Ecopreneur Daniel Lim is the founder of HomeGrown.School, a small organization dedicated to educating fellow Beijingers about urban gardening. His workshops are based on a modified version of the ‘3 square foot garden’ method of growing vegetables, to suit indoor growing for apartments, classrooms and other urban spaces. Lim’s ‘Square Foot Gardening’ is a mathematical, visual, creative and efficient system that can grow one, four, nine, or 16 plants, and is opening up the world of urban gardening to parents and teachers who don’t know where to start. Lim is originally from Singapore, and lives in Beijing with his wife Sally and their 12-year-old daughter, Clairity.
beijingkids: What inspired you to start HomeGrown.School?
Lim: I credit my friend, Chris Hazen, who is a sustainability consultant to big organizations, for the seed of inspiration. We talked a great deal about sustainability in China many years ago. It got me thinking about how I can get ordinary folks (like myself) to do something on a daily basis that would have a significant impact and what might that be? The answer I landed on is growing veggies at home and composting home food waste. In the last six years, my family has composted 3 tons of our home food waste and enjoyed harvests of many different varieties of vegetables grown with it. I want to pass this on.
What is your organization’s philosophy?
If we can each grow a portion of our vegetables and compost a portion of our food waste, we can reduce a portion of the impact on the environment. In other words, everybody do a little bit. Because it all adds up.
Why do you believe urban gardening is important?
The rural/urban divide makes us and our children disconnected from our food. And it leads to all sorts of other problems, from health issues to social inequality to environmental degradation. Urban vegetable gardening reconnects us with our food and Nature. It helps us pay more attention to the things that are critical to our existence such as food, air, water, and sunlight.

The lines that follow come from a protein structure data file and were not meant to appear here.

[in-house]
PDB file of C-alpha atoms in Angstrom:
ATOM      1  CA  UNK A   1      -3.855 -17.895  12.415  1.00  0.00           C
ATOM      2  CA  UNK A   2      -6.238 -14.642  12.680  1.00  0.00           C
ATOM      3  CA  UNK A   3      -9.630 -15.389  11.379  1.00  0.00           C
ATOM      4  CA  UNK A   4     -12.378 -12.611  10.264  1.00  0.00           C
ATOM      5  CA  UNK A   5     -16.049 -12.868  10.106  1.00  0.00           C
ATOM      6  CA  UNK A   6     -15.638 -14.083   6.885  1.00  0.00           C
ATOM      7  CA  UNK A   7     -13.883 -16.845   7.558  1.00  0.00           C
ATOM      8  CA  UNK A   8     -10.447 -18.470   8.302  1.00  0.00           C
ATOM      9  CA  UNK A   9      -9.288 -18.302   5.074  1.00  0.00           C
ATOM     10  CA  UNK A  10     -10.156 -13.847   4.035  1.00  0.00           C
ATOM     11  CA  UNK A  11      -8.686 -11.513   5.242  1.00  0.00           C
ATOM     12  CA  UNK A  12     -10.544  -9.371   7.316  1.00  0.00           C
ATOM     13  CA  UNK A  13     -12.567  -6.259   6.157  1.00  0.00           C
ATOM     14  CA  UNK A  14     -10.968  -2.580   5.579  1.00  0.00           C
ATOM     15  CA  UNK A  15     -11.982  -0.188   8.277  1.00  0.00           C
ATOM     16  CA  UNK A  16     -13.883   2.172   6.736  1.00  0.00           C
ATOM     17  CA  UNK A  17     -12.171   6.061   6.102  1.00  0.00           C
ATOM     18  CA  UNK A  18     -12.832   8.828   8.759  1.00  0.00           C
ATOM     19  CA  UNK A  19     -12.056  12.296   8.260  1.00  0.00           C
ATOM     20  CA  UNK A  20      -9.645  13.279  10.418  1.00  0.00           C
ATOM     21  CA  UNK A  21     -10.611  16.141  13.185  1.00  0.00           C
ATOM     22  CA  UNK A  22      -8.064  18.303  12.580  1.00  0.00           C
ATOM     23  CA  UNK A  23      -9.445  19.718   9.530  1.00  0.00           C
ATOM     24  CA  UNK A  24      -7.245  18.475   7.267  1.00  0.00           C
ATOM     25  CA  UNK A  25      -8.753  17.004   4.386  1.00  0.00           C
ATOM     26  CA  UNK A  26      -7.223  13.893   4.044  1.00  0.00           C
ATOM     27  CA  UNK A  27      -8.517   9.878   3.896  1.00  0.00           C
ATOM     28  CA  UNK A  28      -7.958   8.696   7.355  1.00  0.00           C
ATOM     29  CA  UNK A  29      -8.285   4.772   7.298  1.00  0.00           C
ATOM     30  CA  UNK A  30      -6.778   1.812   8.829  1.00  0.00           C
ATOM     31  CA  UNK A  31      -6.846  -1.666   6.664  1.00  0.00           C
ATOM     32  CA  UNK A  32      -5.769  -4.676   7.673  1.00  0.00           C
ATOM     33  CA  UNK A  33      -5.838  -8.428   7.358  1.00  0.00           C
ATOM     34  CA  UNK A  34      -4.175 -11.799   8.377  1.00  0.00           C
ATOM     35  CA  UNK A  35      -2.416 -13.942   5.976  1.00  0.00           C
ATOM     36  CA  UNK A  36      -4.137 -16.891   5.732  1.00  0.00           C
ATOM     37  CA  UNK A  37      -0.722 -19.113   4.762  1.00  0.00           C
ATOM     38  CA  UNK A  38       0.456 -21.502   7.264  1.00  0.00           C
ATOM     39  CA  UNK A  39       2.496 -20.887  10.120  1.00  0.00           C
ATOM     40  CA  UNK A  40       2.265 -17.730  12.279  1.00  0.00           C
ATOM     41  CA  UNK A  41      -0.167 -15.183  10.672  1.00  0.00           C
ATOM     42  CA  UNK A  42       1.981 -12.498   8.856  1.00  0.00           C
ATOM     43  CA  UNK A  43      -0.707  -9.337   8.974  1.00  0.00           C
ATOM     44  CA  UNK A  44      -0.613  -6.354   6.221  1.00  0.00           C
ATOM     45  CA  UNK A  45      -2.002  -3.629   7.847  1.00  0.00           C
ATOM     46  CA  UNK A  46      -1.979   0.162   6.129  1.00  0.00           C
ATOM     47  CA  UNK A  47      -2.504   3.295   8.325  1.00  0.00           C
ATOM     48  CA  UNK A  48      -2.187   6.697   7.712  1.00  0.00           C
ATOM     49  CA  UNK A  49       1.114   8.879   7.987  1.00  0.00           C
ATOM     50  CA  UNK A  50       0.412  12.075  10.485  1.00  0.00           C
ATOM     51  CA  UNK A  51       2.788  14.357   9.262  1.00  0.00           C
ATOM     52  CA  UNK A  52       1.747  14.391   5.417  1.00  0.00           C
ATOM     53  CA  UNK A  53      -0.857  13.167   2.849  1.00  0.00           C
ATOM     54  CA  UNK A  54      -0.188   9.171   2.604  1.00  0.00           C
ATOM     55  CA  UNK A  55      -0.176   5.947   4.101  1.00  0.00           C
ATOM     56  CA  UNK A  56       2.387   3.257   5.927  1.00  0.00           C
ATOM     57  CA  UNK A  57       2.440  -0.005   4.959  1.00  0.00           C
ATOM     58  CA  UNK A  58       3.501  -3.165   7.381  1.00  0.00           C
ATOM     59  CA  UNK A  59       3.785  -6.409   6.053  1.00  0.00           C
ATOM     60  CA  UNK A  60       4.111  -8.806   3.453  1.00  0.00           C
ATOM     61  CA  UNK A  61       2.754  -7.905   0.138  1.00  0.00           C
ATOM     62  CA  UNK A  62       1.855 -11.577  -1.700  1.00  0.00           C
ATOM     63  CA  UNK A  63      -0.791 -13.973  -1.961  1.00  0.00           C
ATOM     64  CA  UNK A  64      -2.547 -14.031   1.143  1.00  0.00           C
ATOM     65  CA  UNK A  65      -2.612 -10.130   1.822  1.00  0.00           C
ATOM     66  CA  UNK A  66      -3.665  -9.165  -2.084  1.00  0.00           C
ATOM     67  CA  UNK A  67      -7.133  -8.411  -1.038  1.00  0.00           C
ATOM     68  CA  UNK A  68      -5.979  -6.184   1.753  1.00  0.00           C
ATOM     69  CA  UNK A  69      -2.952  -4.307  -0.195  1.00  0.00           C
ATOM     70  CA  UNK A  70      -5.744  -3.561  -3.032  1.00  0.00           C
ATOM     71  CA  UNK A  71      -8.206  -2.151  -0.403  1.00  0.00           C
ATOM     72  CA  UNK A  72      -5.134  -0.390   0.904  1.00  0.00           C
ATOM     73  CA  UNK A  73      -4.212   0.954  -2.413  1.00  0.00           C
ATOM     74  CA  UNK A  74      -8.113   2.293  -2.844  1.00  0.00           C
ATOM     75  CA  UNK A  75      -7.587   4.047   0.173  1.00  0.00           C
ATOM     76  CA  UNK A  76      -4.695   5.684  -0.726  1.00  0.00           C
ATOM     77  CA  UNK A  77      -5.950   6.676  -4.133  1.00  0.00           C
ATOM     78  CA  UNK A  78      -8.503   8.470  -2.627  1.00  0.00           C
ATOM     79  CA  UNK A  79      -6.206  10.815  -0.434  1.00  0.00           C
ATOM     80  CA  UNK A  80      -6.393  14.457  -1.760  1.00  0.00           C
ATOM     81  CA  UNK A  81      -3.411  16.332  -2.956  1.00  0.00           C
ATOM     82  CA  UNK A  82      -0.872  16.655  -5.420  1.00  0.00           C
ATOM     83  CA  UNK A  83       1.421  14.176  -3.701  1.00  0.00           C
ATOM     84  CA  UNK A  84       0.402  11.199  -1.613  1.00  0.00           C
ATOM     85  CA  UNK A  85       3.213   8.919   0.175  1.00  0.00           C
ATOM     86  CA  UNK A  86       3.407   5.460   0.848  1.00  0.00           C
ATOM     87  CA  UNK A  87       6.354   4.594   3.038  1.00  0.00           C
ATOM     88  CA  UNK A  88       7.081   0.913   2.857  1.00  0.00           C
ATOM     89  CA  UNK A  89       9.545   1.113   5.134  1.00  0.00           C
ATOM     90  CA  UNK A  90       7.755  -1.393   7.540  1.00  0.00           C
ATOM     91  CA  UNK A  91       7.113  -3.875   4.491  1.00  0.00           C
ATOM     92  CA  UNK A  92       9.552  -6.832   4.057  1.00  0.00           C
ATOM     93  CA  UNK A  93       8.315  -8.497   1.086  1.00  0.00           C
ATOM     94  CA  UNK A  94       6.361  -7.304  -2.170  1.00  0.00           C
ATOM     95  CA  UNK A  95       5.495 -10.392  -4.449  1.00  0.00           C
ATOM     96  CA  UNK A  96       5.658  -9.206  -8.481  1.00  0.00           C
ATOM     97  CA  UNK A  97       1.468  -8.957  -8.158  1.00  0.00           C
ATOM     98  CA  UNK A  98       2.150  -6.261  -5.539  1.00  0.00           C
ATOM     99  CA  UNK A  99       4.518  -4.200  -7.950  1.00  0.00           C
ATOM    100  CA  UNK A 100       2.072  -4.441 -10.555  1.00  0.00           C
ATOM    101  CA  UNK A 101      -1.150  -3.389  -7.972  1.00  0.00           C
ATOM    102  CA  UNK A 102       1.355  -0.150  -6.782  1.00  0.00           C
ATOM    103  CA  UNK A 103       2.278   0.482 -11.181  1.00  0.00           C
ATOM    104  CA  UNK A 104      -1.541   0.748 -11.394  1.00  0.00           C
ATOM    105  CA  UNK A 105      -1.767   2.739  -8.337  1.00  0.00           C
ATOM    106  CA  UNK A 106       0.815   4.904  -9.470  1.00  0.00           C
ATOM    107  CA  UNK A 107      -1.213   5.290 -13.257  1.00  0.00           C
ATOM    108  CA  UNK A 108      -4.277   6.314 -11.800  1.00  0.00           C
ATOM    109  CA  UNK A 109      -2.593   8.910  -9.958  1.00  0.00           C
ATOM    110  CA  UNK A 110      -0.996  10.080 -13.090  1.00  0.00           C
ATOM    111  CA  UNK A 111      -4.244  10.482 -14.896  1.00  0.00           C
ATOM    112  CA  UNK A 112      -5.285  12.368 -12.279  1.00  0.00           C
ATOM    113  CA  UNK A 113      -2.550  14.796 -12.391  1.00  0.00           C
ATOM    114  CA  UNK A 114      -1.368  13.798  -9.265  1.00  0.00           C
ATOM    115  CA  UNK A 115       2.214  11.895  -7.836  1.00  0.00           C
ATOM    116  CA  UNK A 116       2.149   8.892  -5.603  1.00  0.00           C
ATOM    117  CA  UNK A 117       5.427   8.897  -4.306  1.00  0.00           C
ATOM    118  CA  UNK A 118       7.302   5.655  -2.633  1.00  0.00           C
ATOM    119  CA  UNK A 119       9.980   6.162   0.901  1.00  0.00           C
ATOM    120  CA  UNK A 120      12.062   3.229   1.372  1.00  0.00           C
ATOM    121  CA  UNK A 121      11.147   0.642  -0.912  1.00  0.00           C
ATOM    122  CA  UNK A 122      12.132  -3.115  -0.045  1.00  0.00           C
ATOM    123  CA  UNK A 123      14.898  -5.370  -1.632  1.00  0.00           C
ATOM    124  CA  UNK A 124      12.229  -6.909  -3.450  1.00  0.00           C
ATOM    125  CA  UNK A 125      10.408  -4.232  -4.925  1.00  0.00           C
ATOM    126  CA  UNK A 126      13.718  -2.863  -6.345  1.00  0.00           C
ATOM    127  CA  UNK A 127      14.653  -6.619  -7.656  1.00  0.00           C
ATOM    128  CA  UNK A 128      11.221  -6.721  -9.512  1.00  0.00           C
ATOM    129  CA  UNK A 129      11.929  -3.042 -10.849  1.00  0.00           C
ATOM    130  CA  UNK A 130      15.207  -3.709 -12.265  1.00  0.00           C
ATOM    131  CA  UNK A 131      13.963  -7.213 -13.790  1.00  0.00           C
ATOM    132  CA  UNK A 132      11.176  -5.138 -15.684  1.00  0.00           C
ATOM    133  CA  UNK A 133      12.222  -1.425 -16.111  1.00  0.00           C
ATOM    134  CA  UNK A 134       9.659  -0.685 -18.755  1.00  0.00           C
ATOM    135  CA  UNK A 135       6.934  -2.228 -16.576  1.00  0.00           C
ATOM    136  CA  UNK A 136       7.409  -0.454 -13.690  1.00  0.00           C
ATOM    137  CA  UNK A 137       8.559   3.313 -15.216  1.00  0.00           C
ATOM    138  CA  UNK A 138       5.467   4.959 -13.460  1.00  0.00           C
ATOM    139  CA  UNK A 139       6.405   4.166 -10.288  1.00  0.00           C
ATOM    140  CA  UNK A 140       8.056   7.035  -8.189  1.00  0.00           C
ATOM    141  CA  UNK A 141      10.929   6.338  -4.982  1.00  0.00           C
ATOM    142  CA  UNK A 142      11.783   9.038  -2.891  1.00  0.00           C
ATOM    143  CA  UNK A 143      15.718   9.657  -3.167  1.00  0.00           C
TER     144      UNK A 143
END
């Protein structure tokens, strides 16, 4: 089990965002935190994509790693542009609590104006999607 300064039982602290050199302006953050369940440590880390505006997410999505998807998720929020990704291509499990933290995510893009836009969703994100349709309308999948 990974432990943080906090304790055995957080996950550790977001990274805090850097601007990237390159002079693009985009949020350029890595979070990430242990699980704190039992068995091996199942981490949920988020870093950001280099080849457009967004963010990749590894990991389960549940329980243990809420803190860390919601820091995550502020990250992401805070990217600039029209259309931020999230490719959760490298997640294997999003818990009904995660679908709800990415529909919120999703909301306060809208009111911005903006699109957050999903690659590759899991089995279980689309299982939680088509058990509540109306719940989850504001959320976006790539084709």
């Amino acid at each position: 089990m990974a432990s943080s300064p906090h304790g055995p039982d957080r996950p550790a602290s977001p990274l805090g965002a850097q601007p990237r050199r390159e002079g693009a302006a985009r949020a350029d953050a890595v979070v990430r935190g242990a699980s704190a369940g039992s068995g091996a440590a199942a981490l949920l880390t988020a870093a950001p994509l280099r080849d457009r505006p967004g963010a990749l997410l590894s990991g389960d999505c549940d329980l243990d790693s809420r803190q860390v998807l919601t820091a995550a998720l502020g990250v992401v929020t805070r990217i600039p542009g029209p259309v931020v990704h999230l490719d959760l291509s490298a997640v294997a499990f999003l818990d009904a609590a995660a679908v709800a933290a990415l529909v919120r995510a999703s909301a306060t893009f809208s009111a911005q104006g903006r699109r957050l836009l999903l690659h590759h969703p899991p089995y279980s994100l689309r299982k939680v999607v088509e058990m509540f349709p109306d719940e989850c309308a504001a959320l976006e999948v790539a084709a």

What do you love about living in Beijing?
I love the outskirts of Beijing. I love the small farms near where I live. I love the orchards near the Great Wall.
What are your hopes for people who come to your gardening workshops?
True story – this happened with a toddler last weekend in my ongoing Autumn course. She’s no more than 2 years old. She picked up a watering can and started watering the vegetables, all by herself. She looked under vegetable leaves for caterpillars, all by herself. She pulled out some radishes from the soil, all by herself. And after her mom washed the harvested vegetables, she started munching on them, all by herself. I wish this experience for every child and their family, not just for those who attend my workshops.
The Future of Packaging
Beijing’s 20 million people produce more than 23,800 tonnes of trash each day, the equivalent of nine Olympic-sized swimming pools. Overflowing landfills are resulting in a heap of new incinerators being used to deal with the rubbish. As Beijing and the rest of the world struggle to keep up with the increasing volumes of trash produced by rising income levels and higher standards of living, there are plenty of people dedicated to solving the problems resulting from our single-use plastic water bottle and food packaging obsession. Presented at Beijing’s WeBelong Forum in October, this innovative packaging from Skipping Rocks Lab in the UK is one of the coolest solutions we’ve seen! Ooho is a biodegradable, edible seaweed packaging that can be used to encapsulate water, juice, and sauces. It can’t get here soon enough!